Melissa Harris-Perry: I'm Melissa Harris-Perry and you're listening to The Takeaway. Last month in the small town of Rome, Georgia, five Black students and their parents filed a civil lawsuit against the Floyd County School District and members of the local Board of Education. Now, according to the lawsuit, there have been a number of complaints made to school administrators over racist incidents, including "a reenactment of George Floyd's murder in a school hallway."
A white student wearing a confederate flag belt who called Black students slaves. A white student who posted on Snapchat saying he wished he had a gun to kill all N-words, and numerous incidents of white students openly using racial slurs in school and on social media. The lawsuit says the students responsible for these actions were not disciplined by the school.
Also at the heart of the story is the school's dress code. Students are allowed to wear confederate flag apparel, but students at the school were told they could not wear shirts bearing the words Black Lives Matter, and in fact, were forced to turn their shirts inside out in order to avoid suspension.
Things came to a head in October 2021 during the school's spirit week. A number of white students wore confederate flag apparel, and students took turns carrying a confederate flag around campus. According to the lawsuit, one student was seen walking around campus draped in the flag. In response to those events, a multiracial group of students moved to organize a Black Lives Matter protest. Here's one of those students speaking with CBS46 in Atlanta.
Student: I felt really disrespected how the school didn't do anything about it. When we're not allowed to wear BLM stuff all over ourself and then they are allowed to carry a racist flag around.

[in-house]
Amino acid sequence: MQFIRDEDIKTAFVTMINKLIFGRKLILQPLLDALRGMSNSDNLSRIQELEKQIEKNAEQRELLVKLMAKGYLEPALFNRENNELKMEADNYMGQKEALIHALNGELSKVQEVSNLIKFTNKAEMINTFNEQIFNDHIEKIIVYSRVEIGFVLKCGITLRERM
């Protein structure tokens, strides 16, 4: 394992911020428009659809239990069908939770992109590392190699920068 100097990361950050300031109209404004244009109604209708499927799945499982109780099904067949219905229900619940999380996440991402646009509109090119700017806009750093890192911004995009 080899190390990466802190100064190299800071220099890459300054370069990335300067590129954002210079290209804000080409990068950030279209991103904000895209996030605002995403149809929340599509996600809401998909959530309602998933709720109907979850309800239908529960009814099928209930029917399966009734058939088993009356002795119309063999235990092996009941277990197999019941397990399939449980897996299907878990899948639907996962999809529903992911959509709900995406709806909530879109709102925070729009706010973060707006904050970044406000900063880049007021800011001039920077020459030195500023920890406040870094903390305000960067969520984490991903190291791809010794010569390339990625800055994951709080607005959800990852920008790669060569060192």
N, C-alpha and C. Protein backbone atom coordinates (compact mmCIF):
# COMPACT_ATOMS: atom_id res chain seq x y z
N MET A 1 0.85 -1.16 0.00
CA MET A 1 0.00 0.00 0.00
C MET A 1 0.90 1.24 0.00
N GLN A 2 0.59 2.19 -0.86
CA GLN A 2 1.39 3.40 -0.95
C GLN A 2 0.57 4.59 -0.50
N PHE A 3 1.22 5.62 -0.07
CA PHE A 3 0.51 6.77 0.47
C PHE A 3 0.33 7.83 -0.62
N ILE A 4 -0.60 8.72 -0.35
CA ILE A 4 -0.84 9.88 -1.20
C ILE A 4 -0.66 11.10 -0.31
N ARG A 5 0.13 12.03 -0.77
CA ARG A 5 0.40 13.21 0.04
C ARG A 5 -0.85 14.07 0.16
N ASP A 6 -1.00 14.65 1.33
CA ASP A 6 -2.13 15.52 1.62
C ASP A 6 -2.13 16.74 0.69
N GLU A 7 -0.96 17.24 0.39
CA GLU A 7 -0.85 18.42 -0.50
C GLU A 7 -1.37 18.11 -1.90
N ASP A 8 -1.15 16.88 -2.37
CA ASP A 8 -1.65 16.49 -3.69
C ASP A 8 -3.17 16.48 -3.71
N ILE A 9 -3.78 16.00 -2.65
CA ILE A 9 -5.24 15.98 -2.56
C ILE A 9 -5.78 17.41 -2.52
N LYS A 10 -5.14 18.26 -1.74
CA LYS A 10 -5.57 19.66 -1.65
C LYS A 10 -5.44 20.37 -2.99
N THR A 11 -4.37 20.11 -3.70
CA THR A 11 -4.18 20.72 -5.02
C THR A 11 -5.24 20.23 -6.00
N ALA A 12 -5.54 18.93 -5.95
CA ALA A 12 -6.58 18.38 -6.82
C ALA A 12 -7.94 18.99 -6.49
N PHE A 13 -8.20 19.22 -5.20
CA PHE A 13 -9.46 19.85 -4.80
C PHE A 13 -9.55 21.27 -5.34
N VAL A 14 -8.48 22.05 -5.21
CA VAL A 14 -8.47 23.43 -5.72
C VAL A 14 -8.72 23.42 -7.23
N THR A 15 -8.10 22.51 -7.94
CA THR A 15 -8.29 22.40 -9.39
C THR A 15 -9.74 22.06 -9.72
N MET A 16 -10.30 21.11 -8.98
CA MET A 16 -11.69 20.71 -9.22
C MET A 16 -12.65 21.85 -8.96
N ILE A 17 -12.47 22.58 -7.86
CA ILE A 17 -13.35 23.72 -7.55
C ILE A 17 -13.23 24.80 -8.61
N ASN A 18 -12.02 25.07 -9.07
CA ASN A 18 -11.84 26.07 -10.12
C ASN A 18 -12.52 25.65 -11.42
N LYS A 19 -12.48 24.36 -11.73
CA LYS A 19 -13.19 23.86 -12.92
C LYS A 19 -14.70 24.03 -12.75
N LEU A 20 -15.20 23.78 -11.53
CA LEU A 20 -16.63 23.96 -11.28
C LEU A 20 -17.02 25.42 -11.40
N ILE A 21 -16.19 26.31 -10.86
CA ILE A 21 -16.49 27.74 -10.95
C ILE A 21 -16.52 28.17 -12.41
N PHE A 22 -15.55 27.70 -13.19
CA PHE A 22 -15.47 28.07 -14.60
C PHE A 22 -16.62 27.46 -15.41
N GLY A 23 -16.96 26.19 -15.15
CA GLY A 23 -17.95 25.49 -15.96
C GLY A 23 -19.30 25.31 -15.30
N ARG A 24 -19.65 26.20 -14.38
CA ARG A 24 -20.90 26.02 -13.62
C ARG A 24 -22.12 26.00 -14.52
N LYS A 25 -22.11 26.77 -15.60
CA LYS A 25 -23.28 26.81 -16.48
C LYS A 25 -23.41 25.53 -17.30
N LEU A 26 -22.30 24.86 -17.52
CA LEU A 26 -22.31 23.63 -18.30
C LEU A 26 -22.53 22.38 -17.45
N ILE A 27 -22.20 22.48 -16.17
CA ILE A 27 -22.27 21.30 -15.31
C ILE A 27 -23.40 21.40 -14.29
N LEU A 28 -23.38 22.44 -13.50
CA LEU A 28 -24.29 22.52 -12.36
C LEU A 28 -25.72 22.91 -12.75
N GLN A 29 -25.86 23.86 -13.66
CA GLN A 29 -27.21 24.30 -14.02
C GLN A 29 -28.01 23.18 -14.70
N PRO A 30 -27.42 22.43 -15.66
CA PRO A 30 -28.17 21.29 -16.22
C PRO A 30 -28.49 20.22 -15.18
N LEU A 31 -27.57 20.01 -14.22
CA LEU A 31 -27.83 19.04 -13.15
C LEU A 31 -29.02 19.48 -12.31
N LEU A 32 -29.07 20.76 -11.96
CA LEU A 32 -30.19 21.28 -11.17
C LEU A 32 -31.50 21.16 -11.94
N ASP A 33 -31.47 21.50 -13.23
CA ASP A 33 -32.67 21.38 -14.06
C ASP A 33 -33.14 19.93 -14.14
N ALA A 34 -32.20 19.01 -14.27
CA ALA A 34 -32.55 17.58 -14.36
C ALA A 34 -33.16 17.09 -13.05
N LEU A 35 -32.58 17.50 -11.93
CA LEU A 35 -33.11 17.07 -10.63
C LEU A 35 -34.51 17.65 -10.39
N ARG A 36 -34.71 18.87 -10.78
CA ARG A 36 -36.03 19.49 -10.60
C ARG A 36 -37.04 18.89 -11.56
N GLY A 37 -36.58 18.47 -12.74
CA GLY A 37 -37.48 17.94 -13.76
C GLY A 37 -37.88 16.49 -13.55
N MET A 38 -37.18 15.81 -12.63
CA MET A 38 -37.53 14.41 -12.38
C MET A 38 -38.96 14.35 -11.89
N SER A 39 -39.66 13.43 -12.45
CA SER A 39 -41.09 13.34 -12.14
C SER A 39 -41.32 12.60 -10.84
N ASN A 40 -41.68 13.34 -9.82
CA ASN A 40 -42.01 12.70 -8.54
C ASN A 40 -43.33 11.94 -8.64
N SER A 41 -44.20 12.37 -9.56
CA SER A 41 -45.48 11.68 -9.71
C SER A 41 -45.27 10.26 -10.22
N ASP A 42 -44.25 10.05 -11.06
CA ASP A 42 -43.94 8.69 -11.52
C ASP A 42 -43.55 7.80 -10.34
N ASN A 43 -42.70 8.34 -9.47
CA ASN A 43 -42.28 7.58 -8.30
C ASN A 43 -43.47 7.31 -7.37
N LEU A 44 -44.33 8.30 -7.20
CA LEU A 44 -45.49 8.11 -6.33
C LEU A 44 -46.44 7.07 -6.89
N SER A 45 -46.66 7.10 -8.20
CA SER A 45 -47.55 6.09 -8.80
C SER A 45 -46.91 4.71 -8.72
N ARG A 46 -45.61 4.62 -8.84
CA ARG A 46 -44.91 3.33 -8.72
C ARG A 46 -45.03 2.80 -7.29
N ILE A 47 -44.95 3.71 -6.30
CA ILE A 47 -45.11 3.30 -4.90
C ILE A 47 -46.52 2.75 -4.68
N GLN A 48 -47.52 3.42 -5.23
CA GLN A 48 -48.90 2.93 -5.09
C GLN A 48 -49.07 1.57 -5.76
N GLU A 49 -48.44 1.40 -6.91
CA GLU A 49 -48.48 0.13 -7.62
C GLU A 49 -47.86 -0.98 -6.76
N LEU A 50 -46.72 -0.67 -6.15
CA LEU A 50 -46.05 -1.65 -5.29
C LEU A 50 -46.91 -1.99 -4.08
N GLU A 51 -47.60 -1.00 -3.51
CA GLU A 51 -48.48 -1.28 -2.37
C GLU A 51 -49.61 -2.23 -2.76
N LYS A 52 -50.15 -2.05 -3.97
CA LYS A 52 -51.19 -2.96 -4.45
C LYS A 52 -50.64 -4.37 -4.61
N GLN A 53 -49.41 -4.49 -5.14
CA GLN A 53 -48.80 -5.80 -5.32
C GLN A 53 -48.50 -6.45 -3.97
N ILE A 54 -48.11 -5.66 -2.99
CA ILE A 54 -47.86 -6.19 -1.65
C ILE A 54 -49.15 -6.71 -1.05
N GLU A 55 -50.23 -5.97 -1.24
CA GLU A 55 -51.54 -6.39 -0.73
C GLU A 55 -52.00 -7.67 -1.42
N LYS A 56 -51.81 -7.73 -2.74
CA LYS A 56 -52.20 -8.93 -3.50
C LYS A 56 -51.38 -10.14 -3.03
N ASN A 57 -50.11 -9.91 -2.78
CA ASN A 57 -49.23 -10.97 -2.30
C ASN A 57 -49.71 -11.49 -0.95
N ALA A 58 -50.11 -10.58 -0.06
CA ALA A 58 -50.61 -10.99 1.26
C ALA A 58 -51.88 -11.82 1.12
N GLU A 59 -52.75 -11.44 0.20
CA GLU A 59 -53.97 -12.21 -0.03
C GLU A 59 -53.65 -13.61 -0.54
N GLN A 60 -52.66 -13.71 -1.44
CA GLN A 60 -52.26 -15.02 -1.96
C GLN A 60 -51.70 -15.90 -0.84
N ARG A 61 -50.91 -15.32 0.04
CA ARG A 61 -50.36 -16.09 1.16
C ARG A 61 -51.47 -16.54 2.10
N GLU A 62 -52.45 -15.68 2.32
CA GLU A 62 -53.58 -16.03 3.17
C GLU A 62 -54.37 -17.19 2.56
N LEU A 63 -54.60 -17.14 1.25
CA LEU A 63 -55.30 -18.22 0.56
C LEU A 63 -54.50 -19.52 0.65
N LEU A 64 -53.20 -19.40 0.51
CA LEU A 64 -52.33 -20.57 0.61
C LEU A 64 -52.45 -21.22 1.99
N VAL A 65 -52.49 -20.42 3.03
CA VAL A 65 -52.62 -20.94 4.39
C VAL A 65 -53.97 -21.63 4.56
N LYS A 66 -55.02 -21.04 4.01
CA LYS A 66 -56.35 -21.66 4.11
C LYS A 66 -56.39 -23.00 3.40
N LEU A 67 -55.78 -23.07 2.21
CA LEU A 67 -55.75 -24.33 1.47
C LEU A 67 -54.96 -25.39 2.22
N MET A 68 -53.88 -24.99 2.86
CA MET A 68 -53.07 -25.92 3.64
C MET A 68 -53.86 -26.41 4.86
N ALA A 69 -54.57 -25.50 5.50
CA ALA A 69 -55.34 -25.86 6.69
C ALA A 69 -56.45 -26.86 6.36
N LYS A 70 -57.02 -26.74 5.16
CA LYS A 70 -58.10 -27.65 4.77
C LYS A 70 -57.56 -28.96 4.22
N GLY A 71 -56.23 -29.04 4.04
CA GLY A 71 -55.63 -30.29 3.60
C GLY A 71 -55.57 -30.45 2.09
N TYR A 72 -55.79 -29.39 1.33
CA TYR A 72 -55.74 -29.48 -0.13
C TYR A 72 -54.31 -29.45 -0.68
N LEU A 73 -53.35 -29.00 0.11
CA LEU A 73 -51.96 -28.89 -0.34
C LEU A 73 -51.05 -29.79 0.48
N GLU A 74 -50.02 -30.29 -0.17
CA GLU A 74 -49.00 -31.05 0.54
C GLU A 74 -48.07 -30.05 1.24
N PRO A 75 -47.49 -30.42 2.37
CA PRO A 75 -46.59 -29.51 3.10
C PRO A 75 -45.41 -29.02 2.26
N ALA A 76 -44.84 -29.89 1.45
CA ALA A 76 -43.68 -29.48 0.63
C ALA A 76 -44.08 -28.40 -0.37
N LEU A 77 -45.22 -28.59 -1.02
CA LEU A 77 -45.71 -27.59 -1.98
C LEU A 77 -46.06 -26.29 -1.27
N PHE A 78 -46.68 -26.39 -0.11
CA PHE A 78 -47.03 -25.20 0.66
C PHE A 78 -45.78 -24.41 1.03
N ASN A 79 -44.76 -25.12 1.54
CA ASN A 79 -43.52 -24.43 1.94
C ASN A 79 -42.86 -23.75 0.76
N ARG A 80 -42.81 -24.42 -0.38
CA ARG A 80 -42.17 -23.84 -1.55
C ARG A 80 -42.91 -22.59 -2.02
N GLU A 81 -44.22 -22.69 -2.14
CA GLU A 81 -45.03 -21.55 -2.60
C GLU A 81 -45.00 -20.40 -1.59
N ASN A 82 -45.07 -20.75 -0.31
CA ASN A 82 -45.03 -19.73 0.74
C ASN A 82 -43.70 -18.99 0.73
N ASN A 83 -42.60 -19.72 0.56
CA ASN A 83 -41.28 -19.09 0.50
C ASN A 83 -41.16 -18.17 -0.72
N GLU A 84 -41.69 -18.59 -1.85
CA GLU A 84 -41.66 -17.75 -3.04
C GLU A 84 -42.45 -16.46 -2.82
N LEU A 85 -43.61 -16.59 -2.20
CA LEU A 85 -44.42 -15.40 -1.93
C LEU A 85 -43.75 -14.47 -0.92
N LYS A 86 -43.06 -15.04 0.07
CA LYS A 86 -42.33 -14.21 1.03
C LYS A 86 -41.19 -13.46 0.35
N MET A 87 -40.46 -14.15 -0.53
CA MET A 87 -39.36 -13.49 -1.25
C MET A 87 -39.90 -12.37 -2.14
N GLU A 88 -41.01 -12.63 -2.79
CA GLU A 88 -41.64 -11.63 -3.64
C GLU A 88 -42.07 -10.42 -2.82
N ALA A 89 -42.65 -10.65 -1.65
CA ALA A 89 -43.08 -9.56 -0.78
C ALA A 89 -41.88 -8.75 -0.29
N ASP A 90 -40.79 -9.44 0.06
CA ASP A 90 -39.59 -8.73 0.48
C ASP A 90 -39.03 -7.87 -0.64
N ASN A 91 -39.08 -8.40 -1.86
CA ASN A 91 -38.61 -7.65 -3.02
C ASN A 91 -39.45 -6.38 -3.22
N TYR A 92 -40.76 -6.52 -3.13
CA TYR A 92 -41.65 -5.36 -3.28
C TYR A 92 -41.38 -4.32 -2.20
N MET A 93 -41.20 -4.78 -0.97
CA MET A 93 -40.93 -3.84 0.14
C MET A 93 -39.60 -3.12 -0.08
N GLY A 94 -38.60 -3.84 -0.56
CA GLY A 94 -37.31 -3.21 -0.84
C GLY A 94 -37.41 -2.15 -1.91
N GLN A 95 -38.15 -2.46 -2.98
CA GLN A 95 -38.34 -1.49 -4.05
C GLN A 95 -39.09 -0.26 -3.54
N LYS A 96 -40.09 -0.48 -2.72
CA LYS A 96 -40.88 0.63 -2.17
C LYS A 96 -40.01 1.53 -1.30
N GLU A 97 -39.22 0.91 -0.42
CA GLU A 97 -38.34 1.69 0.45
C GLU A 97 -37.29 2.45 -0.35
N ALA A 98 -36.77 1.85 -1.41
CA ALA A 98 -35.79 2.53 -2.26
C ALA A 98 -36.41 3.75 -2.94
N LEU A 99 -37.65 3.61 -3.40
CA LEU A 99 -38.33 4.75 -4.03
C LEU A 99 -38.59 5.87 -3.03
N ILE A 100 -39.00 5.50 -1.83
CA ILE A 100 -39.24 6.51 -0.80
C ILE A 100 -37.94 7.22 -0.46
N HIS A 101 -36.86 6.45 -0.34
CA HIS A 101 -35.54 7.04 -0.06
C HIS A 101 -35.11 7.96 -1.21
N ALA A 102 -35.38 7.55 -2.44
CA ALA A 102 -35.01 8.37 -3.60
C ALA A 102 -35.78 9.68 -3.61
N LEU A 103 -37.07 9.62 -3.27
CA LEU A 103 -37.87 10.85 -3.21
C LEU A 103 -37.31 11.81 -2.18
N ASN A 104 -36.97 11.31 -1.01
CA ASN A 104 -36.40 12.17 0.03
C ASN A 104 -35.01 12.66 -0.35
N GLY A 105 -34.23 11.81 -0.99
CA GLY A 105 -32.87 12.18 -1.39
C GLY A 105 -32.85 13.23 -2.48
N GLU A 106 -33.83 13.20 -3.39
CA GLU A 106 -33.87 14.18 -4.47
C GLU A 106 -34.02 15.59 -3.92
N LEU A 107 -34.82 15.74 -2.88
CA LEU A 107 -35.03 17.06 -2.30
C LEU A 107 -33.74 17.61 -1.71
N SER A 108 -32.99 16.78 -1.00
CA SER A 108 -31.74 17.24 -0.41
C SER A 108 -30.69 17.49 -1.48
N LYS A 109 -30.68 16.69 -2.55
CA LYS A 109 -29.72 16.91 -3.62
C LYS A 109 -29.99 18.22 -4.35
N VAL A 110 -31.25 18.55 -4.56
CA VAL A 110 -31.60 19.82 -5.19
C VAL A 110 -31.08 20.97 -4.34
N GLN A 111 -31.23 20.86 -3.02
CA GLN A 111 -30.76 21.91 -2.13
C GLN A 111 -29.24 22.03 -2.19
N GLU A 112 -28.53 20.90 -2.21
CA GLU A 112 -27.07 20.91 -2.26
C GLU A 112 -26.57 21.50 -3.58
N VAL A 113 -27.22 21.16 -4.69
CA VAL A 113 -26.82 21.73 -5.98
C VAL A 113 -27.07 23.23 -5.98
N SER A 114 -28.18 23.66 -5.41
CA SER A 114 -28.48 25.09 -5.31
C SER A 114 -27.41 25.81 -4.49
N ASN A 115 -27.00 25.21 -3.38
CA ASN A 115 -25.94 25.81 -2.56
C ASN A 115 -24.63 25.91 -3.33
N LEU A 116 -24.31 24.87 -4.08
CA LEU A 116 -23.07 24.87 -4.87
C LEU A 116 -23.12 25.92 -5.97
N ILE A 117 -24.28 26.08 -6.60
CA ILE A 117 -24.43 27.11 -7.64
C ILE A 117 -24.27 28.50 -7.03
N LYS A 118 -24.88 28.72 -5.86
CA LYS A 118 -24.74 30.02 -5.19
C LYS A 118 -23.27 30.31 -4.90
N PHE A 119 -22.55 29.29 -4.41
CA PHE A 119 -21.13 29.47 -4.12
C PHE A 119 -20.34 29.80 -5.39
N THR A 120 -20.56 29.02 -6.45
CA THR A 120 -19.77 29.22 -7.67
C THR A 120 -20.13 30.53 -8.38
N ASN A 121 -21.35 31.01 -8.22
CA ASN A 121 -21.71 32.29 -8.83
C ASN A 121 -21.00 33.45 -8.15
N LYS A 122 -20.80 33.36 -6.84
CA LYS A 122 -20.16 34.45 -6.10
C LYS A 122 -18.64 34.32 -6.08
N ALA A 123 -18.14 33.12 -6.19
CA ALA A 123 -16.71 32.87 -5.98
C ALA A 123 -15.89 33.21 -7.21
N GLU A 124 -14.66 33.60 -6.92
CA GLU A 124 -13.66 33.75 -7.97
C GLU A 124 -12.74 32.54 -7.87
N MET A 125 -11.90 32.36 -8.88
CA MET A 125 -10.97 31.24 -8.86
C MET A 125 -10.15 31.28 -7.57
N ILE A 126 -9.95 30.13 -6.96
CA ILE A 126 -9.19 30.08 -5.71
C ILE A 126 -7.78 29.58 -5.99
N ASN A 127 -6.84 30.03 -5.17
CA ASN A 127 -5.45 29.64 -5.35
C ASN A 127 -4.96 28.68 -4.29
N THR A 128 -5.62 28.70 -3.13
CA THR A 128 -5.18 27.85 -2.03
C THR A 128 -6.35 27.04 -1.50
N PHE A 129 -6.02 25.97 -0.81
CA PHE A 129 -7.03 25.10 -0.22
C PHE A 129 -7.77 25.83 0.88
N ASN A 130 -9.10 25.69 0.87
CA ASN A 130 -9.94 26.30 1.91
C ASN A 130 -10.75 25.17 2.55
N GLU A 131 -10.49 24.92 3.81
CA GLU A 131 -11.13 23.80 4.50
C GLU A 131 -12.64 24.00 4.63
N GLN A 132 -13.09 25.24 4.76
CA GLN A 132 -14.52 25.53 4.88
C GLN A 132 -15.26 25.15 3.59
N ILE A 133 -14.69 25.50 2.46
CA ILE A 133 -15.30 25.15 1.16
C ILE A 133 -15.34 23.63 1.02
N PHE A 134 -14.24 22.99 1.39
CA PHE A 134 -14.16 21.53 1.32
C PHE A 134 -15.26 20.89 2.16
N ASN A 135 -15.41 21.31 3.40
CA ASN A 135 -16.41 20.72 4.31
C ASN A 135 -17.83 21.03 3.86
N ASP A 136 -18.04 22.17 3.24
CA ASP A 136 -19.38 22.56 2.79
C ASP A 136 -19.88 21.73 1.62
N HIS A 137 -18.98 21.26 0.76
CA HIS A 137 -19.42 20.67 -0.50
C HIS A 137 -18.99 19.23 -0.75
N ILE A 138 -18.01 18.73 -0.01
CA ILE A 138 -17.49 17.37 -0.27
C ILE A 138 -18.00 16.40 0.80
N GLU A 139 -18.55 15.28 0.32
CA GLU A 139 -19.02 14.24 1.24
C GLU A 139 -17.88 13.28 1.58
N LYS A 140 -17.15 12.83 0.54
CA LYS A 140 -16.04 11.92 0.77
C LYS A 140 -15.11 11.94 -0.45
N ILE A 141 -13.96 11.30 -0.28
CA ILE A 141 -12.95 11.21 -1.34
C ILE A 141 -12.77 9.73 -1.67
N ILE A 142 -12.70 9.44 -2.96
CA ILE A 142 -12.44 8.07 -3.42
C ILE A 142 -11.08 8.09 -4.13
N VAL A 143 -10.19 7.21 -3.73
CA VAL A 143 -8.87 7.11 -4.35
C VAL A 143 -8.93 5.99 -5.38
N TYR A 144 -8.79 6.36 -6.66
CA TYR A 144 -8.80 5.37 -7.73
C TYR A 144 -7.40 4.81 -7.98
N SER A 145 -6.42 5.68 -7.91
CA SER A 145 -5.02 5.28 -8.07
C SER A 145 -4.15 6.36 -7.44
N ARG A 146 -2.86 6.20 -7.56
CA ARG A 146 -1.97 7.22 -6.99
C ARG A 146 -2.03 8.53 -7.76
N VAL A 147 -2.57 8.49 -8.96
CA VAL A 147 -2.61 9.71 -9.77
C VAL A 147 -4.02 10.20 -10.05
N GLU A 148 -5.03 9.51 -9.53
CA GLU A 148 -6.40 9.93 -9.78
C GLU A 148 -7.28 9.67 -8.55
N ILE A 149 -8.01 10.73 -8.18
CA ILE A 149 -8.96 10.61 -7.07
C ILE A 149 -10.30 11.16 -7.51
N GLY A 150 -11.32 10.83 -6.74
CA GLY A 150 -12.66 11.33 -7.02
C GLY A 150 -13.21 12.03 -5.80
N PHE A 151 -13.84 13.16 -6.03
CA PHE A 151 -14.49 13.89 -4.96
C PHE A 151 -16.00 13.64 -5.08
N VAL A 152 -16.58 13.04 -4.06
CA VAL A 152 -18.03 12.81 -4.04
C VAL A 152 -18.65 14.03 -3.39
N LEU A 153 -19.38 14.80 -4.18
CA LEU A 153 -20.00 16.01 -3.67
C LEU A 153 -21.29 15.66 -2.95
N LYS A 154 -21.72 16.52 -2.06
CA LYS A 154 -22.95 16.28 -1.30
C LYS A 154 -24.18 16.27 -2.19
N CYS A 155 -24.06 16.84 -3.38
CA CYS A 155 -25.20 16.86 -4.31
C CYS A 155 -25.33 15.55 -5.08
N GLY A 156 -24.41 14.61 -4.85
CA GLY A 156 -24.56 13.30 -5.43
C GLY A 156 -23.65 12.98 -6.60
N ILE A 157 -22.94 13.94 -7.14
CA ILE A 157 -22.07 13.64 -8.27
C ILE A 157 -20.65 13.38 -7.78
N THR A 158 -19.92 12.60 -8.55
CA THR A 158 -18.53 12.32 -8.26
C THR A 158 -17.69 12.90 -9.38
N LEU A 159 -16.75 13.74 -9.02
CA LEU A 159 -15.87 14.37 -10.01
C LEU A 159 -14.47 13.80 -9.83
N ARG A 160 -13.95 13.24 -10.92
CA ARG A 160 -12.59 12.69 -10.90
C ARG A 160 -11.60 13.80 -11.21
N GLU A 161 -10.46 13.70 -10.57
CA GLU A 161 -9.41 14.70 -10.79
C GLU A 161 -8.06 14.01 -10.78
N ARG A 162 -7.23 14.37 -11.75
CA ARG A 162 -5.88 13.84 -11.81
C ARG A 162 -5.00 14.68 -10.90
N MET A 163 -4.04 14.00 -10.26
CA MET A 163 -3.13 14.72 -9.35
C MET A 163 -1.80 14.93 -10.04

Melissa Harris-Perry: Student organizers say they were quickly shut down by the school, who threatened disciplinary action against anyone connected to the protest. In their lawsuit, the plaintiffs allege that the school suspended only the five Black student organizers of the protest despite the equal participation in the planning of the event by white and non-Black students of color.
The plaintiffs' legal team is arguing that Coosa High School administrators and Floyd County School Board officials have violated the students' rights to equal protection and free speech, as well as protection from race-based discrimination granted under Title VI of the Civil Rights Act of 1964. The Takeaway reached out to the Floyd County School District for comment on this story and hasn't heard back yet, but if we do receive a response we'll post it online at thetakeaway.org.
I spoke with Andrea Young, the executive director of the American Civil Liberties Union of Georgia. I wanted to understand why teenagers, all born in the 21st century, are so familiar with tropes and tools of racial terror from prior centuries.
Andrea Young: We've really seen a resurgence of that going back to the events in Charlottesville where we really saw as sort of the first public resurgence of this replacement theory. Remember the "Jews will not replace us" chanting that was going on? It seems that this far-right ideology, which was a fringe, has moved to now the mainstream of America. We hear it from members of the Congress and Senate. We hear it from people running for office.